The United States, European Union, African Union, Turkey and China have made clear statements that acknowledged Somalia’s territorial integrity. China, through its foreign minister, Mao Ning, has stated that Somaliland is part of Somalia and that China supports the Federal Government of Somalia in safeguarding national unity, sovereignty and territorial integrity. Russia is unlikely to voice a different stance. So who is cheering for Abiy Ahmed’s “bold” move? No one, internationally.
Domestically, Abiy seems to have cajoled opposition parties in the so-called Ethiopian Political Parties Joint Council into supporting his agreement with Somaliland, but the fact is opposition parties don’t count much because they don’t have any influence or constituency in the country
to speak of. More broadly, opinions and emotions could be divided because securing a sea outlet has been at the back of the vast majority of Ethiopians’ minds for the last 32 years. The issue is not whether Ethiopia deserves a secured access to the sea, but the timing and the way Abiy Ahmed is going about it.
The history of the two Somalia’s is in many ways similar to that of Ethiopia and Eritrea. Over 30 years ago, Ethiopians were furious with TPLF for recognizing Eritrea as an independent state, without which Eritrea could have remained an unrecognized state to this day, like Somaliland. Over time, however, most Ethiopians overcame their ill feelings and accepted Eritrea as a country of its own and today they only want to see a close and mutually beneficial relationship between the two countries (even though, thanks to Abiy Ahmed, as of late it is going the opposite direction). Similarly, it could be the case that Somalia will someday acknowledge the independence of Somaliland and decide to live in harmony with their brothers and sisters north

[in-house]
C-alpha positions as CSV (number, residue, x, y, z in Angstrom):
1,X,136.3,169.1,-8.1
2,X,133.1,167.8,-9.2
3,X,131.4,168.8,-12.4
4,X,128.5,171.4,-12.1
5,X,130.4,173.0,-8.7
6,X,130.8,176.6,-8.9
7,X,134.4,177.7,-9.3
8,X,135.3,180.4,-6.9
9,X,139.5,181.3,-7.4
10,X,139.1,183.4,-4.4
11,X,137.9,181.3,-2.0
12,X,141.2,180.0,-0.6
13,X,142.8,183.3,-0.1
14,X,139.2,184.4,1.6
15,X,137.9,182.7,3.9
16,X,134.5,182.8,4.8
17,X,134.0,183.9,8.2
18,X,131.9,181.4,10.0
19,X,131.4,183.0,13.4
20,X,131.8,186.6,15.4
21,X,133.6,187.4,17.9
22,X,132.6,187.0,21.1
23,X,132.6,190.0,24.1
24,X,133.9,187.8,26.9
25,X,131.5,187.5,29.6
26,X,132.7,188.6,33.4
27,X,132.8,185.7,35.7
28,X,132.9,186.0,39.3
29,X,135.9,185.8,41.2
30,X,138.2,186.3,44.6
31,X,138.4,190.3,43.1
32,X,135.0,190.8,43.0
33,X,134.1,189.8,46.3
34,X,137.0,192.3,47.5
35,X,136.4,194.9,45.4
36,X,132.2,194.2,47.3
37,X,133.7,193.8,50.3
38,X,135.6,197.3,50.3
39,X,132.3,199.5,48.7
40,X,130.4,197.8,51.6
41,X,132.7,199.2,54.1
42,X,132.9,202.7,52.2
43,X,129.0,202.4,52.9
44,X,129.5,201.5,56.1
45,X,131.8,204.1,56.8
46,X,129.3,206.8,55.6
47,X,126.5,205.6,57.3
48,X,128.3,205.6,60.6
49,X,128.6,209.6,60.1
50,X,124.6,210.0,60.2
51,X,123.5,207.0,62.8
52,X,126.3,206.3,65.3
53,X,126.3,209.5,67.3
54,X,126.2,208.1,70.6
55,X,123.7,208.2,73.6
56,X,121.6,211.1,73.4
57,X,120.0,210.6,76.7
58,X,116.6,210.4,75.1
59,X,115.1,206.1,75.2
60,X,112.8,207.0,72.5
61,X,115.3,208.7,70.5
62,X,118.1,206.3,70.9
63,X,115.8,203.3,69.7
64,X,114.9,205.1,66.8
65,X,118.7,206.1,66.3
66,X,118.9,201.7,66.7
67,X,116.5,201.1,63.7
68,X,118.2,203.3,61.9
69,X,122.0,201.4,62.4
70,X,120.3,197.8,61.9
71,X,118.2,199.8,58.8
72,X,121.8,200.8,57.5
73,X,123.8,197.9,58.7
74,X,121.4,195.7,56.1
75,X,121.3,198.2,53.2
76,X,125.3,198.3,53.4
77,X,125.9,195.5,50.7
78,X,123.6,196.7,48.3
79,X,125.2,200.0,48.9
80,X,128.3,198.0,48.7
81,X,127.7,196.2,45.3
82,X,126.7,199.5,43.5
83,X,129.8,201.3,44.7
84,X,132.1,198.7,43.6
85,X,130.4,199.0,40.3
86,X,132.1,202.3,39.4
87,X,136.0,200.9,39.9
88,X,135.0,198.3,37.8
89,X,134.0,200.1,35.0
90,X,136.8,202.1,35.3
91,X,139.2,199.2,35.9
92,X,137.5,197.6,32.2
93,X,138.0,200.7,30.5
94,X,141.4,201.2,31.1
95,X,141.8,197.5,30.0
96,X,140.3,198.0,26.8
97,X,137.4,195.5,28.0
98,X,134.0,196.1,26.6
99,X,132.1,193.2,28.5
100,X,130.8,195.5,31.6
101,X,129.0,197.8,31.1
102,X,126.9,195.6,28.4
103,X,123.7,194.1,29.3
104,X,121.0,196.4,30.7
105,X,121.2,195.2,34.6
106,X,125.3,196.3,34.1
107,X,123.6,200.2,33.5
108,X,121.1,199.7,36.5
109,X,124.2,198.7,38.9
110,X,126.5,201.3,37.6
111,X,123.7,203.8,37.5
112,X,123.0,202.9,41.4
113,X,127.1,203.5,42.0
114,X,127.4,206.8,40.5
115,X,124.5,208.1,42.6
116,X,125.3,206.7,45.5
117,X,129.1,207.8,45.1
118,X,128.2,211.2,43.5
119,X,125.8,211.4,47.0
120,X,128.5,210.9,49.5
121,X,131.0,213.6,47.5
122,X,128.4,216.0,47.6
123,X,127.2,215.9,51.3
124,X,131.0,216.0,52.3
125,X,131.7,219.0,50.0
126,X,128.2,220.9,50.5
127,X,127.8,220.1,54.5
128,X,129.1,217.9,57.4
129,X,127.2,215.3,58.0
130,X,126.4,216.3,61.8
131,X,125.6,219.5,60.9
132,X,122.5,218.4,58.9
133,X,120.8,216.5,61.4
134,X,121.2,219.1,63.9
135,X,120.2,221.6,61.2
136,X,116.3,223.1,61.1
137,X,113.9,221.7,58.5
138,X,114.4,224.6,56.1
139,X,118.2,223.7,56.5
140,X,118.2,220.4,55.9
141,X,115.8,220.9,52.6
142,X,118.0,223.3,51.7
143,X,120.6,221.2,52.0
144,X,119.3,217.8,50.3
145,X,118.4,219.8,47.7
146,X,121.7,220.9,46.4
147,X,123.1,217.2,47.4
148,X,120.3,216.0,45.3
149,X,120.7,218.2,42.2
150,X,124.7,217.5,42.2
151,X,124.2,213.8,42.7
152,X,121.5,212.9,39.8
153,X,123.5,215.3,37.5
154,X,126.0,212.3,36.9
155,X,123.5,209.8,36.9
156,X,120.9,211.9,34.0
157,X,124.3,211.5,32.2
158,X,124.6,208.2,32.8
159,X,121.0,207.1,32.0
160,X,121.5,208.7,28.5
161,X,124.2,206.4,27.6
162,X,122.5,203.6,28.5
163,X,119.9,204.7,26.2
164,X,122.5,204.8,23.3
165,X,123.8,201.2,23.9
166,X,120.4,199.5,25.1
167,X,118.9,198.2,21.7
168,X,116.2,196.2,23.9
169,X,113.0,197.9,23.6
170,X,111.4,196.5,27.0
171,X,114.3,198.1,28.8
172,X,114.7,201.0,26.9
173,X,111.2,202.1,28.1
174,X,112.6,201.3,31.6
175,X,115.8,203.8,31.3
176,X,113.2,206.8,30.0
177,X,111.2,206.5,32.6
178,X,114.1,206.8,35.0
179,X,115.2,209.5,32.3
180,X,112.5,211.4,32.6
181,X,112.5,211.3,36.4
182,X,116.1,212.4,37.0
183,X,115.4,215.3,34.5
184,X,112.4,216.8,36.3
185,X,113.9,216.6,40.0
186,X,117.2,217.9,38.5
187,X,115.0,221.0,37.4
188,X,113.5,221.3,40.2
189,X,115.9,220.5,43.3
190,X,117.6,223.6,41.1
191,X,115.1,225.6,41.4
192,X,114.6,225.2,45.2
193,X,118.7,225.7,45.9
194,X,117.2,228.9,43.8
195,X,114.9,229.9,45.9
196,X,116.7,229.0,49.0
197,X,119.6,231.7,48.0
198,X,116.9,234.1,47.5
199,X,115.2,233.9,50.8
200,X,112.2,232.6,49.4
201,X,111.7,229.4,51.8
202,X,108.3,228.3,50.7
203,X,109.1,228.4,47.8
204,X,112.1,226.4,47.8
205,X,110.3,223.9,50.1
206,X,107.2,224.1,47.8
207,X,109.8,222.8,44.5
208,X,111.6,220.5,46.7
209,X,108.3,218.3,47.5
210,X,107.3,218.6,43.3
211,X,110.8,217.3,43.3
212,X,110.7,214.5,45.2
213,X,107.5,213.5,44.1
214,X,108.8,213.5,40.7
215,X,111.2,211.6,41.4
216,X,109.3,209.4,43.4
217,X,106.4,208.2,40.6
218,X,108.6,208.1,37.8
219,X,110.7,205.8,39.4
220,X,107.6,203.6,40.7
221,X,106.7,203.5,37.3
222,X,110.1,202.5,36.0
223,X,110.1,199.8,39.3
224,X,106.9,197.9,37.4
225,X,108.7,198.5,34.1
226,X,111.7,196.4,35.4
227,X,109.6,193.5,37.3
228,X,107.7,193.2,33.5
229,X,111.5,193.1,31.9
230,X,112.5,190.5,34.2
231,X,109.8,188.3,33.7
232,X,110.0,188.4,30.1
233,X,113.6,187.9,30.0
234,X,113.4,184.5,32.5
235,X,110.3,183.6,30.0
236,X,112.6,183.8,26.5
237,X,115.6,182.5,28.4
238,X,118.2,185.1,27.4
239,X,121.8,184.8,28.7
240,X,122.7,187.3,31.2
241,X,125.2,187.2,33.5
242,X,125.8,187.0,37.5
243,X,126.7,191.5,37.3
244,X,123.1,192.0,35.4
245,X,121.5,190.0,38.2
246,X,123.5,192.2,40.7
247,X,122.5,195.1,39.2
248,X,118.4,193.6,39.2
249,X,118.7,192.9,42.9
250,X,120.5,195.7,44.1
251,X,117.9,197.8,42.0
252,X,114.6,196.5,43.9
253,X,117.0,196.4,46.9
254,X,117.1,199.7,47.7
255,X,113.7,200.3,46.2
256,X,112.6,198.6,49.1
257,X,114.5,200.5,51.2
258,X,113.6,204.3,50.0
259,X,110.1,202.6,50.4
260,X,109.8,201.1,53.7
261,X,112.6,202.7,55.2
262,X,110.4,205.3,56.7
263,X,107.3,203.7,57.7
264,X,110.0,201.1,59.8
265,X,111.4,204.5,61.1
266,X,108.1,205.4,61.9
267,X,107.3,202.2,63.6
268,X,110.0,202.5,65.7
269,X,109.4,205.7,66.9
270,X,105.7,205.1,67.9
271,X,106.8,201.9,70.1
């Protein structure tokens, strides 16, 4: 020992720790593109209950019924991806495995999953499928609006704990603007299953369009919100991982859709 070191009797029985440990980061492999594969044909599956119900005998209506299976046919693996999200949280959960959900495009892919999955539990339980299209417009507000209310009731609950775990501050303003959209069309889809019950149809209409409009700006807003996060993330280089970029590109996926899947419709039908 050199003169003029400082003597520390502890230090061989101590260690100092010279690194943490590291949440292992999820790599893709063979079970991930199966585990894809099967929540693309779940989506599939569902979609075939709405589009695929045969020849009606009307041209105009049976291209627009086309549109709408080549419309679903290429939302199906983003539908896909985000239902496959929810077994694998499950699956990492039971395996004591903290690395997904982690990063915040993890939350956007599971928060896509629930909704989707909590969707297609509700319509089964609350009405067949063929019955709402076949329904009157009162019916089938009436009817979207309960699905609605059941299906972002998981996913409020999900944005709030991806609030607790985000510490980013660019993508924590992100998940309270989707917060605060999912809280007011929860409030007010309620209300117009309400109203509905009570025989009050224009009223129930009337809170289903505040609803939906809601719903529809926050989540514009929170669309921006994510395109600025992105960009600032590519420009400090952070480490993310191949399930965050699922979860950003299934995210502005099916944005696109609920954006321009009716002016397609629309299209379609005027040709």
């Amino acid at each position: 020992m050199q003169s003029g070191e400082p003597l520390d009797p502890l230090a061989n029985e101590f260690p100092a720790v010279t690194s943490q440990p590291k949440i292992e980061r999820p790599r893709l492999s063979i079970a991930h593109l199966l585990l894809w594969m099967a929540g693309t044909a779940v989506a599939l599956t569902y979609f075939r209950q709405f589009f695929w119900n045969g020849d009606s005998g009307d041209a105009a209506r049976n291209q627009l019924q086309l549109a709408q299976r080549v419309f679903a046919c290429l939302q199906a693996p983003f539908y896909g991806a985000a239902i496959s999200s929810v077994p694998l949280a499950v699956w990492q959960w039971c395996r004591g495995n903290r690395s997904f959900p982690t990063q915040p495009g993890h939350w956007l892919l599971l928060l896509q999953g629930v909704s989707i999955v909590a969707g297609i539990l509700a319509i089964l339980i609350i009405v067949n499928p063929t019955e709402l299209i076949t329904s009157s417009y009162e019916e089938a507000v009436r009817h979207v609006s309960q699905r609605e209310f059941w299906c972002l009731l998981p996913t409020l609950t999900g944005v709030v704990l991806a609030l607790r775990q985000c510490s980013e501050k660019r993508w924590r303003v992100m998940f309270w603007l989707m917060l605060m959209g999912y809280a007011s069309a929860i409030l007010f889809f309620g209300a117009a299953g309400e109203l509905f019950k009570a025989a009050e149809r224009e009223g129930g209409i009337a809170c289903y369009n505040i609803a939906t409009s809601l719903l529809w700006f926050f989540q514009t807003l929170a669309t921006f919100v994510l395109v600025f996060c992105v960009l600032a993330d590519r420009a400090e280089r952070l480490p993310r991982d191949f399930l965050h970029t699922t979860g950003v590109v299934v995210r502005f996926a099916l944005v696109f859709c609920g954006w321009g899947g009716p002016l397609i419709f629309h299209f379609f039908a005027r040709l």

of their border. Then and only then could one say Abiy’s so-called bold move is a judicious move as well that would advance the interest of Ethiopia while promoting regional cooperation and economic integration.
Finally, the big problem is Abiy Ahmed himself. His spectacular, all rounded failures as a leader aside, he is someone who cannot be trusted, whose words and promises cannot be taken at face value, and whose predilection to whimsical infatuations in all manners of politics, diplomacy and regional relationships are well known. Ethiopia had terrible leaders before Abiy, including Mengistu and Meles Zenawi, but they were known for remaining true to their words, like it or not. When they spoke, people didn’t have to wonder whether they were lying or telling what is in their heart or believed in. In Abiy, we have a leader whose words don’t mean anything to him, a man with no core principles, a man who can change his mind on the fly with little concern for consequences. We cannot be sure, for example, why he signed the MOU with Somaliland, in the first place. For the same reason, we shouldn’t be surprised if he dumps this whole MOU thing and moves on to another shinny misadventure in a matter of a few months.